Academic journal article Child Welfare

Children with Parents in Prison: Child Welfare Policy, Program, and Practice Issues

Academic journal article Child Welfare

Children with Parents in Prison: Child Welfare Policy, Program, and Practice Issues

Article excerpt

As the rate at which adults are being incarcerated in the United States escalates, child welfare professionals are encountering growing numbers of children who have parents in prison. Current estimates indicate that as many as 1.5 million children have an incarcerated parent; many thousands of others have experienced the incarceration of a parent at some point in their lives. These vulnerable children face unique difficulties, and their growing numbers and special needs demand attention. Challenges facing the child welfare system as it attempts to work with this population are explored.

An estimated 200,000 children in this country have an imprisoned mother and more than 1.6 million have an imprisoned father.' With the nation's incarcerated population growing by an average of 6.5% each year [Gilliard & Beck 1998], the number of children with parents in prison will likely continue to increase. Parental incarceration-and the crimes and arrests that precede it-cause chaos in the lives of these children, including traumatic separations and erratic shifts from one caregiver to another. Most children with incarcerated parents live in poverty before, during, and after their parents' incarceration [Johnston 1995a].

The increasing incarceration rate for adult women is particularly foreboding because incarcerated women are often the sole caregivers of their children. Since 1985, the number of women in prison has almost tripled [U.S. Dept. of Justice 1997]. On any given day, more than 100,000 women are being held in this country's jails and prisons [Gilliard & Beck 1998; U.S. Dept. of Justice 1997]. Six percent of women entering prison are pregnant [Beck et al. 1992].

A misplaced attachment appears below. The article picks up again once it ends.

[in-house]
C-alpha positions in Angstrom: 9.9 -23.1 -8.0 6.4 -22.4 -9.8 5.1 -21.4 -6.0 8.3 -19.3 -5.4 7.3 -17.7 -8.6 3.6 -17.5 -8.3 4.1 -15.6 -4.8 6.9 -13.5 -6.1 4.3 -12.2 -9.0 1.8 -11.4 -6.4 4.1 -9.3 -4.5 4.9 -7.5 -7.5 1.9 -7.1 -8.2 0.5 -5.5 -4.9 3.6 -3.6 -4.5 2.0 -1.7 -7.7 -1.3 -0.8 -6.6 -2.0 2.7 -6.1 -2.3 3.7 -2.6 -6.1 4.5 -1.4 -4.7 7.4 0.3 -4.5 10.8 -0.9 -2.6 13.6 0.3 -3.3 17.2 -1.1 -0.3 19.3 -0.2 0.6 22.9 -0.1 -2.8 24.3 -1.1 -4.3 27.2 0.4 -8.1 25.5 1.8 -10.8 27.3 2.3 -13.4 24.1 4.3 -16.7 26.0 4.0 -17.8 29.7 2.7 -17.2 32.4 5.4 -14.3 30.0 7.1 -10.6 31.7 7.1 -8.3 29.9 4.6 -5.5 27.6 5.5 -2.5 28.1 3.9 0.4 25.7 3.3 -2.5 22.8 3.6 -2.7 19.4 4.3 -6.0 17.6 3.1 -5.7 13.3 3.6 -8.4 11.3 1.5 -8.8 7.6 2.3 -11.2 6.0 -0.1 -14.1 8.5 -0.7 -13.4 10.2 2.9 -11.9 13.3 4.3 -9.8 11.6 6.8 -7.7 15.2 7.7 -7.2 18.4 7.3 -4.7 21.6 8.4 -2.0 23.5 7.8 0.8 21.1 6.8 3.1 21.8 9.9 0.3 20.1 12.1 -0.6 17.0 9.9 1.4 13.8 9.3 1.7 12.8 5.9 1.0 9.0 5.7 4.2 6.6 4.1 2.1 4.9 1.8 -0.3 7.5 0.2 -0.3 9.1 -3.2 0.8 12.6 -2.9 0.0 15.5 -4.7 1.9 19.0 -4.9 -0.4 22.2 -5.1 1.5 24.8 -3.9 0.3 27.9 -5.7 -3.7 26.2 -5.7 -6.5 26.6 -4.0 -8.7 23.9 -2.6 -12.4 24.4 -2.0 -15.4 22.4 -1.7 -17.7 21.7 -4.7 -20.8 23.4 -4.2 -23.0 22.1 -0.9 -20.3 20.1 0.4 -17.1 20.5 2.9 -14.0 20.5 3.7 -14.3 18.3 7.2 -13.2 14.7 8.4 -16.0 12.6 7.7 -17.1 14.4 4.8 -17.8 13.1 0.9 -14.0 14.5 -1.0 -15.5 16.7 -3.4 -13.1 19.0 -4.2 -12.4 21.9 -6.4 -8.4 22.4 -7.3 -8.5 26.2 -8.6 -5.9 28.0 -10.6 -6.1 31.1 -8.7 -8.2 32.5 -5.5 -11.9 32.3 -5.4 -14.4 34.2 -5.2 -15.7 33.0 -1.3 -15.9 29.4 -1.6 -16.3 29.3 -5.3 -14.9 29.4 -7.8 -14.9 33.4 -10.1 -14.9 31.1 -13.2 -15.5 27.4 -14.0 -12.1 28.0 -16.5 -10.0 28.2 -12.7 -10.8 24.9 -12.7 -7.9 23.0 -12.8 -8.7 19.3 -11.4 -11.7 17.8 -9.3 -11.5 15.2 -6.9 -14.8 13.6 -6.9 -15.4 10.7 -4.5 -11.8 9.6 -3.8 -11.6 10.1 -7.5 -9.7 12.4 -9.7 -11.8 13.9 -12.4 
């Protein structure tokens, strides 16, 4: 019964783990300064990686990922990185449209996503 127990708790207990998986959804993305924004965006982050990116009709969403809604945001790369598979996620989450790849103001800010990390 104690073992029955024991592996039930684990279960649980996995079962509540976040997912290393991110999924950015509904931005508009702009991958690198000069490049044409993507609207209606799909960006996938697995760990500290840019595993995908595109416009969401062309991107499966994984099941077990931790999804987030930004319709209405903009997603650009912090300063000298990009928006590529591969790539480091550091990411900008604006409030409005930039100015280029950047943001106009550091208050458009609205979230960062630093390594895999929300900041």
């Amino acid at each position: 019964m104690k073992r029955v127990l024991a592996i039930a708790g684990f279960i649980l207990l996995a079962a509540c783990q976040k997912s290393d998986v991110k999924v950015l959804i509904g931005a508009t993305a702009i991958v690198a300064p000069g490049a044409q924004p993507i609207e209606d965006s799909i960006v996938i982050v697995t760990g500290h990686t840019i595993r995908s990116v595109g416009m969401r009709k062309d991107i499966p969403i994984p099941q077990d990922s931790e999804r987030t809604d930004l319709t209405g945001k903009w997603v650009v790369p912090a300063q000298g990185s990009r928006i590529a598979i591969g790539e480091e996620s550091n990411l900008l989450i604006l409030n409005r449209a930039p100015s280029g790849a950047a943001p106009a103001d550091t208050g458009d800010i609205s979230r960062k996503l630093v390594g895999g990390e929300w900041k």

The Scope of the Problem

Although the number of children affected by parental incarceration can be estimated, the true scope of the problem is uncertain because few reliable statistics exist. For the most part, law enforcement does not gather information about the children of arrested adults and correctional institutions do not ask prisoners for specific information about their children. Because there is no specific agency or system charged with collecting data about this population, it is unclear how many children are affected, who they are, or where they live.

In fulfilling its mission to protect vulnerable children and promote family stability, the child welfare system has been and will continue to be significantly affected by the increasing number of children with incarcerated parents. The U.S. Department of Health and Human Services' 1994 National Study of Protective, Preventive and Reunification Services Delivered to Children and Their Families [U.S. Department of Health and Human Services, Children's Bureau 1997] identified "incarceration" as the presenting problem of the primary caregiver in 4% of the cases of children and families who received child welfare services in 1994. Studies suggest that 8-10% of the children of female prisoners and 1-2% of the children of male prisoners are in some form of out-of-home care [Beck et al. 1992; Beckerman 1994; Bloom & Steinhart 1993; Johnston 1995d; Snell 1994]. Many more children with incarcerated parents likely have intermittent contact with the child welfare system.

Although case workers presumably know on a case-by-case basis when children have parents in prison, a 1997 Child Welfare League of America (CWLA) survey of state child welfare agencies confirmed that most state information systems do not capture data about parental incarceration in a way that permits analysis of the information on a systemwide basis [Child Welfare League of America 1998].2 In the CWLA survey, only 21% of the 38 responding states indicated that their systems capture this information at the intake and assessment phase. Of these states, several clarified that their systems capture the information only under certain circumstances such as when the parent's incarceration is the primary reason for the placement. …

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